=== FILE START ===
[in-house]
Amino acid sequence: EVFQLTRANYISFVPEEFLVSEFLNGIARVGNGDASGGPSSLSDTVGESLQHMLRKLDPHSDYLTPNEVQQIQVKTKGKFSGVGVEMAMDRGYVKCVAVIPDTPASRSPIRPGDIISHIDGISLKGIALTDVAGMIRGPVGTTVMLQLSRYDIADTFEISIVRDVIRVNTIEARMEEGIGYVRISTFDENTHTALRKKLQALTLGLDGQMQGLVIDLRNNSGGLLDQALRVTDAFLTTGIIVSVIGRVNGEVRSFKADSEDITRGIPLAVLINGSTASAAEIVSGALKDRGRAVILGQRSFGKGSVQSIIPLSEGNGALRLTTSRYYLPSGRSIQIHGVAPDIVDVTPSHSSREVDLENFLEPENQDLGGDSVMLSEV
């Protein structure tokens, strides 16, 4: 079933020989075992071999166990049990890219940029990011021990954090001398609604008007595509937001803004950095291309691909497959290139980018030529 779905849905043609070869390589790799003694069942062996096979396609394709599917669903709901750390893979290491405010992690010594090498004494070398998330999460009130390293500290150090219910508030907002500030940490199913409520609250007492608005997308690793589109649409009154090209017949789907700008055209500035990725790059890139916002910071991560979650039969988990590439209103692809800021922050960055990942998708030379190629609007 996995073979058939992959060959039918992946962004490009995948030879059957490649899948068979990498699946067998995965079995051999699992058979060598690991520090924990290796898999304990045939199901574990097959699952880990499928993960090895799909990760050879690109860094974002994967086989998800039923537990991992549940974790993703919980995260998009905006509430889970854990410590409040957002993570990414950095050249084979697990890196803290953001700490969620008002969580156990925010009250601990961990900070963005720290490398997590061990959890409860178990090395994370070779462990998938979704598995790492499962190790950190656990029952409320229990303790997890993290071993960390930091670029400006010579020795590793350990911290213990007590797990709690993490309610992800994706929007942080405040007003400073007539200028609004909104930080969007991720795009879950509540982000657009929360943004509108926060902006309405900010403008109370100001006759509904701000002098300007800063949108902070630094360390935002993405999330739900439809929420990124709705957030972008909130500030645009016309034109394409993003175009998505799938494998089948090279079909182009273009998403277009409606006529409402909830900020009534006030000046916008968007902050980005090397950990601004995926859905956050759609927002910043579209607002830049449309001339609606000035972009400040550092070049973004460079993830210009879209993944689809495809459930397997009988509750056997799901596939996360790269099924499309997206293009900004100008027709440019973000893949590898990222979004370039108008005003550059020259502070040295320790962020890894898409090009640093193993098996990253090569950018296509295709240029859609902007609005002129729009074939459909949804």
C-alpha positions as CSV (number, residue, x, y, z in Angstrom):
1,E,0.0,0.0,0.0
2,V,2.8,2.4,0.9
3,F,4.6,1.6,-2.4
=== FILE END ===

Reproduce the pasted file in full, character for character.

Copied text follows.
[in-house]
Amino acid sequence: EVFQLTRANYISFVPEEFLVSEFLNGIARVGNGDASGGPSSLSDTVGESLQHMLRKLDPHSDYLTPNEVQQIQVKTKGKFSGVGVEMAMDRGYVKCVAVIPDTPASRSPIRPGDIISHIDGISLKGIALTDVAGMIRGPVGTTVMLQLSRYDIADTFEISIVRDVIRVNTIEARMEEGIGYVRISTFDENTHTALRKKLQALTLGLDGQMQGLVIDLRNNSGGLLDQALRVTDAFLTTGIIVSVIGRVNGEVRSFKADSEDITRGIPLAVLINGSTASAAEIVSGALKDRGRAVILGQRSFGKGSVQSIIPLSEGNGALRLTTSRYYLPSGRSIQIHGVAPDIVDVTPSHSSREVDLENFLEPENQDLGGDSVMLSEV
């Protein structure tokens, strides 16, 4: 079933020989075992071999166990049990890219940029990011021990954090001398609604008007595509937001803004950095291309691909497959290139980018030529 779905849905043609070869390589790799003694069942062996096979396609394709599917669903709901750390893979290491405010992690010594090498004494070398998330999460009130390293500290150090219910508030907002500030940490199913409520609250007492608005997308690793589109649409009154090209017949789907700008055209500035990725790059890139916002910071991560979650039969988990590439209103692809800021922050960055990942998708030379190629609007 996995073979058939992959060959039918992946962004490009995948030879059957490649899948068979990498699946067998995965079995051999699992058979060598690991520090924990290796898999304990045939199901574990097959699952880990499928993960090895799909990760050879690109860094974002994967086989998800039923537990991992549940974790993703919980995260998009905006509430889970854990410590409040957002993570990414950095050249084979697990890196803290953001700490969620008002969580156990925010009250601990961990900070963005720290490398997590061990959890409860178990090395994370070779462990998938979704598995790492499962190790950190656990029952409320229990303790997890993290071993960390930091670029400006010579020795590793350990911290213990007590797990709690993490309610992800994706929007942080405040007003400073007539200028609004909104930080969007991720795009879950509540982000657009929360943004509108926060902006309405900010403008109370100001006759509904701000002098300007800063949108902070630094360390935002993405999330739900439809929420990124709705957030972008909130500030645009016309034109394409993003175009998505799938494998089948090279079909182009273009998403277009409606006529409402909830900020009534006030000046916008968007902050980005090397950990601004995926859905956050759609927002910043579209607002830049449309001339609606000035972009400040550092070049973004460079993830210009879209993944689809495809459930397997009988509750056997799901596939996360790269099924499309997206293009900004100008027709440019973000893949590898990222979004370039108008005003550059020259502070040295320790962020890894898409090009640093193993098996990253090569950018296509295709240029859609902007609005002129729009074939459909949804």
C-alpha positions as CSV (number, residue, x, y, z in Angstrom):
1,E,0.0,0.0,0.0
2,V,2.8,2.4,0.9
3,F,4.6,1.6,-2.4